On a recent Friday, a 28-year-old Torontonian named Natalia was on the first date she had been on in months, since her city and much of the world shut down to slow the spread of the coronavirus. It was going well. She and her date met in a park near where she lives and shared a blanket, her sitting on one end, him on the other. He drank beer; she had cider. They seemed to be succeeding in both having fun and staying 6 feet apart the whole time.
Eventually it was time to say goodbye. “I was a little buzzed. He was also probably a little buzzed,” Natalia said. “I was like, ‘Oh, should we hug? I guess we shouldn’t hug.’ And then he was just like, ‘Yeah, I guess we could.’ And I was like, ‘Yeah, OK … ’ ”
Natalia went in for a hug. Her date went in for a kiss.
“It just kind of happened,” she said. “I’m definitely not proud of the fact that I ended up kissing this guy.” (She, like several of the people quoted in this article, asked to be identified by her first name to preserve her privacy—and to prevent future dates from judging her.) She worried that she caught the virus and would expose her family, who lived nearby and who she’d been continuing to see throughout the pandemic. Or that she’d have to tell them the embarrassing reason she couldn’t visit them: “They’re gonna say, ‘What is wrong with you? Control your hormones.’ ”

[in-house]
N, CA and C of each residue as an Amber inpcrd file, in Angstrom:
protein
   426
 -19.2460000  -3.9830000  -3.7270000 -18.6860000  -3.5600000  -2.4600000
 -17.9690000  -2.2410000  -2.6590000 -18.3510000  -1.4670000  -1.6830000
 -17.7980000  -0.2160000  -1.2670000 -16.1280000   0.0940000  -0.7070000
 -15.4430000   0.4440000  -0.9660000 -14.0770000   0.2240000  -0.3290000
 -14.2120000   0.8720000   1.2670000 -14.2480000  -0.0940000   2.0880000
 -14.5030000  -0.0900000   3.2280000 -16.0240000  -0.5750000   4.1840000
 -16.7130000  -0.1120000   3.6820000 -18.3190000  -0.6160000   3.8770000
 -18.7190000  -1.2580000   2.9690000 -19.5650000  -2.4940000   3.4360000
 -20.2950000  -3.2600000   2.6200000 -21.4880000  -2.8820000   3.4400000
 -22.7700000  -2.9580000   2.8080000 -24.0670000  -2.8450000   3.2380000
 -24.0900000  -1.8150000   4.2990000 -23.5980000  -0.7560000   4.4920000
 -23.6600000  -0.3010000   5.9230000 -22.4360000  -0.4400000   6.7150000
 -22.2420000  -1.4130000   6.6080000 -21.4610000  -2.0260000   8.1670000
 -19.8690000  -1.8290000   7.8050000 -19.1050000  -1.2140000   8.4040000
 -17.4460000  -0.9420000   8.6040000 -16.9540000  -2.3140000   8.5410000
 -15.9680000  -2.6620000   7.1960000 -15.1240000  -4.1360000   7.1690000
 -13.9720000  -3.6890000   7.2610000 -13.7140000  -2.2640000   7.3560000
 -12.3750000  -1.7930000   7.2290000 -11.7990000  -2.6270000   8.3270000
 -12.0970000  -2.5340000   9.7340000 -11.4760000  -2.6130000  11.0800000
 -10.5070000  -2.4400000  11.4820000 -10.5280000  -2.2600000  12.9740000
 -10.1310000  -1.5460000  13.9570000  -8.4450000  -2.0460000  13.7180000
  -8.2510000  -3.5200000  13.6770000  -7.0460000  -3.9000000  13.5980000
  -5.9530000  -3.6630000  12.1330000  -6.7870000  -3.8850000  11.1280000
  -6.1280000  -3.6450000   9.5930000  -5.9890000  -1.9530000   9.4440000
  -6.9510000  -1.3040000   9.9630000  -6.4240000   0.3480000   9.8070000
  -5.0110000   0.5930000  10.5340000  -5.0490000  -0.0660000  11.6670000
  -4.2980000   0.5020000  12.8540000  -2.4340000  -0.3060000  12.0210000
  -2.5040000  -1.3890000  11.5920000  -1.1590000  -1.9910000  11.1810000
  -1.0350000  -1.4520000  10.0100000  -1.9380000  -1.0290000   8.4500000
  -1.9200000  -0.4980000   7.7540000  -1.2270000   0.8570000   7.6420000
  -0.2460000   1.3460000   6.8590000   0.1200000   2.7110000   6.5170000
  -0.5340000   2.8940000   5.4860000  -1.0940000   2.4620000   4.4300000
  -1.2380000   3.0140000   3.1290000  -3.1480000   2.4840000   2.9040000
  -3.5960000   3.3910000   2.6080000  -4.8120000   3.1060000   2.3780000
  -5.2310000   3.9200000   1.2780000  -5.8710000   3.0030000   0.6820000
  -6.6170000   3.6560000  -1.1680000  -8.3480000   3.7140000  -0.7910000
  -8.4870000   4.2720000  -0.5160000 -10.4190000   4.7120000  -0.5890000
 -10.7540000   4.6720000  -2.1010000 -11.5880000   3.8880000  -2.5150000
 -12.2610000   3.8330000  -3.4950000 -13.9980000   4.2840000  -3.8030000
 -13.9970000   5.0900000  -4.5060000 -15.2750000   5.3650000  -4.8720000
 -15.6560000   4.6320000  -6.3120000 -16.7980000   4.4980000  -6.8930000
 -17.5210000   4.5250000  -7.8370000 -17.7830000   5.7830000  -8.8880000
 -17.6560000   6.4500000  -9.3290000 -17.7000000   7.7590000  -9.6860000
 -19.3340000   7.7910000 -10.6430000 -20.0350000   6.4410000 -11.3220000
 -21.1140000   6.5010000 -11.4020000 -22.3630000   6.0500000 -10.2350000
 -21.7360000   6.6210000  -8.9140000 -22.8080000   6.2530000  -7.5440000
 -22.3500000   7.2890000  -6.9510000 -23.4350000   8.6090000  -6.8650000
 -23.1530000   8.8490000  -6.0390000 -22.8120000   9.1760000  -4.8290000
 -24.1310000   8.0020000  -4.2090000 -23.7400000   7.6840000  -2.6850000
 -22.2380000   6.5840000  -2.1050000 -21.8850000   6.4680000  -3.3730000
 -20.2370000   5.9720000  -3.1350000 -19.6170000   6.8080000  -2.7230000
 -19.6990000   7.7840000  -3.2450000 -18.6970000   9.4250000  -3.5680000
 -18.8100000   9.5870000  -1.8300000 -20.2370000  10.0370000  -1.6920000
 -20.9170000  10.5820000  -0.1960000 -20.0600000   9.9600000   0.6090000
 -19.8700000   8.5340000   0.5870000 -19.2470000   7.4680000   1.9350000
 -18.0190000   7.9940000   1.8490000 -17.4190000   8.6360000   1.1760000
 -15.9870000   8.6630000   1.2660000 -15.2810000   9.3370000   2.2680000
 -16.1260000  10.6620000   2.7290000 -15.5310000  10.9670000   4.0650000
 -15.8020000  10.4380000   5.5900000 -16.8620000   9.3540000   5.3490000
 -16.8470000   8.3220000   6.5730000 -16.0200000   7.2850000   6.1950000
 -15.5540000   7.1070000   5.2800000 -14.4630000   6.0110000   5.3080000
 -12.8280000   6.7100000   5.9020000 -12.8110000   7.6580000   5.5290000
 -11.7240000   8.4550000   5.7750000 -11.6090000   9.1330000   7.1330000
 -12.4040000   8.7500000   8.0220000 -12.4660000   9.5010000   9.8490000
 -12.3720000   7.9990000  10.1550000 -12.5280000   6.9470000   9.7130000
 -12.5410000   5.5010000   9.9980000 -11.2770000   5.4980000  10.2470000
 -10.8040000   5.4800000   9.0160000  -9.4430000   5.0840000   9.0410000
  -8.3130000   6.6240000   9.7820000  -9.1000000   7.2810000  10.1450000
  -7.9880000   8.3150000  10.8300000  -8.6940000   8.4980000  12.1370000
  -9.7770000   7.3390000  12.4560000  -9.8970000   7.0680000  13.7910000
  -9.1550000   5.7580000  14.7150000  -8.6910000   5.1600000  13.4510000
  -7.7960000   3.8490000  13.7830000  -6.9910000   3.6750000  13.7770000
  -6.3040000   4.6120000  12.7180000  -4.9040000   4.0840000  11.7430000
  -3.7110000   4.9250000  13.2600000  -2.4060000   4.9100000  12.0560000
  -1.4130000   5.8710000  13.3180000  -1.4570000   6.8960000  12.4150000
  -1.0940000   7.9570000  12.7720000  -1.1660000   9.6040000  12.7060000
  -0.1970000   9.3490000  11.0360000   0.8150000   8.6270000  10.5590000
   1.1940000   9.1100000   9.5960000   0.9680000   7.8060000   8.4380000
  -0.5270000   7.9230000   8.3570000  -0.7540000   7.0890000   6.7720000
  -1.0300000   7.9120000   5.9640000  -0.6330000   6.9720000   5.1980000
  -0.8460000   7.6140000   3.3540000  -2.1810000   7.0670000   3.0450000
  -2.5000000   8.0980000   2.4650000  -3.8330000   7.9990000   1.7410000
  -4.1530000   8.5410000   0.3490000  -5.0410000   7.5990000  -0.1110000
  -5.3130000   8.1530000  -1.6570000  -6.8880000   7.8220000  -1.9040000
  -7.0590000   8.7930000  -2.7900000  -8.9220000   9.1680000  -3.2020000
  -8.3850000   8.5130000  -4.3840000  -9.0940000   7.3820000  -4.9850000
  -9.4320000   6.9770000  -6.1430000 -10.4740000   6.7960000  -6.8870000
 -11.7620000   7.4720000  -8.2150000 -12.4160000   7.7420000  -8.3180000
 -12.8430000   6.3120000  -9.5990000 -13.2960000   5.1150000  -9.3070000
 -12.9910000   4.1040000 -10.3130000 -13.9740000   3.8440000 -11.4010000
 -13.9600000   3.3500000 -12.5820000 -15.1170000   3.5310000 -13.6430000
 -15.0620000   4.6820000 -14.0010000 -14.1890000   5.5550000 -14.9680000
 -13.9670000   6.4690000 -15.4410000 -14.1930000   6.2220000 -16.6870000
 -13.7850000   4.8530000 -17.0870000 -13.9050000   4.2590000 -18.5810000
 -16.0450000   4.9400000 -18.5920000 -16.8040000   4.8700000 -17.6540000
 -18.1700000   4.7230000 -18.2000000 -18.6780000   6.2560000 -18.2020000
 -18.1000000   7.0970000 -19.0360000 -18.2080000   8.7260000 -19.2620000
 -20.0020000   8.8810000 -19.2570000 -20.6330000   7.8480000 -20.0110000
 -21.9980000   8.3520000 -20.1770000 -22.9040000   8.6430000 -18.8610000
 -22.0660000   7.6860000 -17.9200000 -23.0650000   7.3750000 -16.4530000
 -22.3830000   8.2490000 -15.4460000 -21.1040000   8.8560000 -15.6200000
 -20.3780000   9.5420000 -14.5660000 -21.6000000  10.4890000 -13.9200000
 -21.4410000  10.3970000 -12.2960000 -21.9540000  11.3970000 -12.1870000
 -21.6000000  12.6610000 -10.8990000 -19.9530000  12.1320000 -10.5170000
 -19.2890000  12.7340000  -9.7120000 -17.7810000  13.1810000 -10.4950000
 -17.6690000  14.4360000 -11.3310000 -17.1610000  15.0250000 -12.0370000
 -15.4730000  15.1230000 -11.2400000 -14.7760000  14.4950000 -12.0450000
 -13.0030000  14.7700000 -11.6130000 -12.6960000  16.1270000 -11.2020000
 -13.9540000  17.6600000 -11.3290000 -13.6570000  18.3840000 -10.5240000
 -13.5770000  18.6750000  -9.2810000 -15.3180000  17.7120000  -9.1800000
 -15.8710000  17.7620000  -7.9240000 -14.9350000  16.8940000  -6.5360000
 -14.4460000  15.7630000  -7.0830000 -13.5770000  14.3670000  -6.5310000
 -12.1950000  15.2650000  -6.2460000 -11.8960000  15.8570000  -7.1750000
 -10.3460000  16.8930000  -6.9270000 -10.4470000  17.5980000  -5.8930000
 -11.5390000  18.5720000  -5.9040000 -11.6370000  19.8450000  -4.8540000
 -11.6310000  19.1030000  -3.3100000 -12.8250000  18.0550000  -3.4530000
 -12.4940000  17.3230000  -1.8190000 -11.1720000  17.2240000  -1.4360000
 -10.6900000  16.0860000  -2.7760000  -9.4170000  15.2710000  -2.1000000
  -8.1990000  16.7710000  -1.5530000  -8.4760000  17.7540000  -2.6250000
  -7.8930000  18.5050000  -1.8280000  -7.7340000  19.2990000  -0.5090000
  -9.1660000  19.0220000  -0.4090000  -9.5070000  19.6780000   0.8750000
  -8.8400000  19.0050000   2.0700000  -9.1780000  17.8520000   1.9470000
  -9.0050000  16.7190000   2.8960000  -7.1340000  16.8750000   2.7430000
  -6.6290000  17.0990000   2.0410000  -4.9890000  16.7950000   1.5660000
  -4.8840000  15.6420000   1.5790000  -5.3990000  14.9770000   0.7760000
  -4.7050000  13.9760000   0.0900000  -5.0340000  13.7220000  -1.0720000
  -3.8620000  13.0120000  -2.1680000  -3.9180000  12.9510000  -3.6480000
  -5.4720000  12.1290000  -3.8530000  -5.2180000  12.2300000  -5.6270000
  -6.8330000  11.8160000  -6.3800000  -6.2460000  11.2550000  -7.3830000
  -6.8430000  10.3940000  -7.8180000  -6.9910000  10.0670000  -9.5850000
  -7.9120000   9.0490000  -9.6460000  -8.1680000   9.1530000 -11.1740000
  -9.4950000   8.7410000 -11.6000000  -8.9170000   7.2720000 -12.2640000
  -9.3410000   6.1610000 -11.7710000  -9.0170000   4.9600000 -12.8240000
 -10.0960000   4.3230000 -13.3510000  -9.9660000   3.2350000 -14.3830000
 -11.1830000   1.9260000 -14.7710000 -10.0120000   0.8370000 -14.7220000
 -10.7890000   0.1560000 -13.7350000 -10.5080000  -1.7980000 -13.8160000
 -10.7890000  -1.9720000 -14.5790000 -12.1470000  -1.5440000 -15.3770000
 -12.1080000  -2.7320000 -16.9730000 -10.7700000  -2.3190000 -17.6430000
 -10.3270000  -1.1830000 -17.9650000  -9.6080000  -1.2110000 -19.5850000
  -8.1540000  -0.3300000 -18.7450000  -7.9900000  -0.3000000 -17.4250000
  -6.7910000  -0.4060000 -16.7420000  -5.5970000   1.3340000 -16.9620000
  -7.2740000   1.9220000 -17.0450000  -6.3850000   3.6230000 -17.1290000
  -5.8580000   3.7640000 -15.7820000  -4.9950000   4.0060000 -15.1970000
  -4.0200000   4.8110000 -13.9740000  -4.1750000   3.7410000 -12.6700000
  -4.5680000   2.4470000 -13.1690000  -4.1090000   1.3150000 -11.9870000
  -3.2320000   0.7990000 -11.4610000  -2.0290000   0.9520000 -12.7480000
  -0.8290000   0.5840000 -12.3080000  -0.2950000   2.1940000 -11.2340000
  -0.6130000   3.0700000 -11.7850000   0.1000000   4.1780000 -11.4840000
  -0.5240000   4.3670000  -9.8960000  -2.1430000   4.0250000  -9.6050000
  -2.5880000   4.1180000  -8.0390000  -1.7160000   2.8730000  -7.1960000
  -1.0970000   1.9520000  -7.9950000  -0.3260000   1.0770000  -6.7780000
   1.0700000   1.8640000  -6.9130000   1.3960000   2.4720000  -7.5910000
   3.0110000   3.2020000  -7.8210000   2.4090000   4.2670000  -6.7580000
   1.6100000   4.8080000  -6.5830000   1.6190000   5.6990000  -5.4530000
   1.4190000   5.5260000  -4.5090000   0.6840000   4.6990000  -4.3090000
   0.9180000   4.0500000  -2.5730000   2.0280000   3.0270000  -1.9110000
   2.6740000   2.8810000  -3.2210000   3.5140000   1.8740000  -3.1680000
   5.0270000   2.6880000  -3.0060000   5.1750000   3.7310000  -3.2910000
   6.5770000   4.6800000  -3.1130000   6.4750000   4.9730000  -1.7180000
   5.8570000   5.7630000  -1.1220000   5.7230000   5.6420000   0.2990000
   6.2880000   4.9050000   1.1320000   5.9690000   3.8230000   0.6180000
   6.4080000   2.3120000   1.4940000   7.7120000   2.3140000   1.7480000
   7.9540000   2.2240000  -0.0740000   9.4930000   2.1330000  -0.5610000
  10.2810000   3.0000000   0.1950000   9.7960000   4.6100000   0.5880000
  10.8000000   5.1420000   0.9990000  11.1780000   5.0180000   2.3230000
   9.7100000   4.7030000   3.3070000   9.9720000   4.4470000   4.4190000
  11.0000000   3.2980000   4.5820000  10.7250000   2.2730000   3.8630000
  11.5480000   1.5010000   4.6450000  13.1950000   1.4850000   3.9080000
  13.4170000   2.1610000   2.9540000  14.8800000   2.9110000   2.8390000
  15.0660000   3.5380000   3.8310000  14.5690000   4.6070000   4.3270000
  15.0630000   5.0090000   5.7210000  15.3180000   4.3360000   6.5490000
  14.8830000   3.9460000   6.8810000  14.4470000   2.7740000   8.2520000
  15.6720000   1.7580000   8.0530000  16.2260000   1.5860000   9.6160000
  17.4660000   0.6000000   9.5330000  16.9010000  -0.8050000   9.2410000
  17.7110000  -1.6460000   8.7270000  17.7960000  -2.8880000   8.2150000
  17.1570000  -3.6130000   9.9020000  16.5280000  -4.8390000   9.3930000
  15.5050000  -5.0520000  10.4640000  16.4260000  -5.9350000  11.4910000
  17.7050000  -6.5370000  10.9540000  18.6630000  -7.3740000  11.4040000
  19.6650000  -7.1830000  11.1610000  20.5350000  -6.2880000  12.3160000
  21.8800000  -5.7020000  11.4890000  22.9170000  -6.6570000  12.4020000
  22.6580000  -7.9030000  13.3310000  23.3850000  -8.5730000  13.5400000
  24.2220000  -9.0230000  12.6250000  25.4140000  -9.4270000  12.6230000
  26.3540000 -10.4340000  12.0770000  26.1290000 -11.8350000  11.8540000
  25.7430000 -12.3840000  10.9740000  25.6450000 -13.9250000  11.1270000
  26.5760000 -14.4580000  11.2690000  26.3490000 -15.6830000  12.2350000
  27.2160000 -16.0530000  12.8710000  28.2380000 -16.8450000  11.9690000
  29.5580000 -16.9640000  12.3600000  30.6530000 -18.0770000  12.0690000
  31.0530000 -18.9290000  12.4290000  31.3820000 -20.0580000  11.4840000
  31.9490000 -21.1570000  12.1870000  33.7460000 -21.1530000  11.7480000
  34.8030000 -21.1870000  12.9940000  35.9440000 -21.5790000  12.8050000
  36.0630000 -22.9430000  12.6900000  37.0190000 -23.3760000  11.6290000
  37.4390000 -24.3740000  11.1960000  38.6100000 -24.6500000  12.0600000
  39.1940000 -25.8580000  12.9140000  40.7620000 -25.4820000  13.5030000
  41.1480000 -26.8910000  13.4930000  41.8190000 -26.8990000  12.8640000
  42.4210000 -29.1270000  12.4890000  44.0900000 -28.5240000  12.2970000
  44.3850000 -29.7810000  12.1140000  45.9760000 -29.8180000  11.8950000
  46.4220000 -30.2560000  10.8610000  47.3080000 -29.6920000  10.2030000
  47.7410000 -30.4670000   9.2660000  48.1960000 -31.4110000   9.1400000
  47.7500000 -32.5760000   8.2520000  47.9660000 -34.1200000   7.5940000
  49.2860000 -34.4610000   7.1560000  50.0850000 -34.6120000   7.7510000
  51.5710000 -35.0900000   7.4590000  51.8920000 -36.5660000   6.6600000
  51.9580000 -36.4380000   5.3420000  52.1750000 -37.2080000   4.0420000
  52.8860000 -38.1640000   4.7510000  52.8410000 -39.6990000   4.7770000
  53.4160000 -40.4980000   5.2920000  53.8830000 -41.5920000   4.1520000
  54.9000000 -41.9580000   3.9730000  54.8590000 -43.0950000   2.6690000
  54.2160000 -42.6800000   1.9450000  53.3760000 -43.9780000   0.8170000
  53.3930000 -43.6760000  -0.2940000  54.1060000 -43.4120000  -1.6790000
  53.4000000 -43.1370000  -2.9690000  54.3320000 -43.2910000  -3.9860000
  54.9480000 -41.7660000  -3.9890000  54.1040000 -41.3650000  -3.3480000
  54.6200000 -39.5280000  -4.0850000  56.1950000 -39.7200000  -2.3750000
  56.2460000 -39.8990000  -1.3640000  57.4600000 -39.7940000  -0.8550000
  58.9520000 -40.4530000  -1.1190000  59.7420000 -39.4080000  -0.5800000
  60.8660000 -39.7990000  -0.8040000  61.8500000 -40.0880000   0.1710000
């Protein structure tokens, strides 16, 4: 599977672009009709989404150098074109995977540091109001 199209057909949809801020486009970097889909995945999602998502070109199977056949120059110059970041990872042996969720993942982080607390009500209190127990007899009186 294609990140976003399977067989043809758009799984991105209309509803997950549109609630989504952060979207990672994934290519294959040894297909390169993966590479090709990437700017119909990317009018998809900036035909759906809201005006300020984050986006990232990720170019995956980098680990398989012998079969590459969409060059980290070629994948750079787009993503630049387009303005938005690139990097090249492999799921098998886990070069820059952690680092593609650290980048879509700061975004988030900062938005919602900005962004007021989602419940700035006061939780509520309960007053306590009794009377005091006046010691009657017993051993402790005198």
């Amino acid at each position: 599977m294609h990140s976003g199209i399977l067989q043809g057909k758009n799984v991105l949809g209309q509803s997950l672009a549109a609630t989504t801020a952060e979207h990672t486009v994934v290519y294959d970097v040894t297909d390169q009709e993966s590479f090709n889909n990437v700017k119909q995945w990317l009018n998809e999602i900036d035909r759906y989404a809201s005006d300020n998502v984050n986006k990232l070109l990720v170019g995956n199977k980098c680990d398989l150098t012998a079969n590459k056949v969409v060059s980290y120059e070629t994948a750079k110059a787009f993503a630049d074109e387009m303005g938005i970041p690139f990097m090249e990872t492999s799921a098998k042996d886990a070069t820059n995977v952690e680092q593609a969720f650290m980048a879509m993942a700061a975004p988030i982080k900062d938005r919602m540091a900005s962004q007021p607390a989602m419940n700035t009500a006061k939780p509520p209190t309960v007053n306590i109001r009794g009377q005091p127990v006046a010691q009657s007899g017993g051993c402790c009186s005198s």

Two days later, she went for a COVID-19 test. “It did come out negative, so that’s good,” she said.
It was a rookie mistake on a “socially distanced” first date—but it’s one many people in the coming weeks seem poised to repeat, as restrictions related to the virus start to loosen, especially in places that officials hope have put the worst of the crisis behind them. In New York, for example, last week marked the beginning of phase two, which allowed bars and restaurants to open for outdoor seating. To some single people, this looked like one more sign, after the widespread protests didn’t appear to result in large outbreaks, that some version of in-person dating could work again. Not full-blown dating like people used to do, in the olden days of January and February, but phase two dating. Socially distant dating. And after months of video dating, in-person dating sounds great, even if has to be 6 feet apart.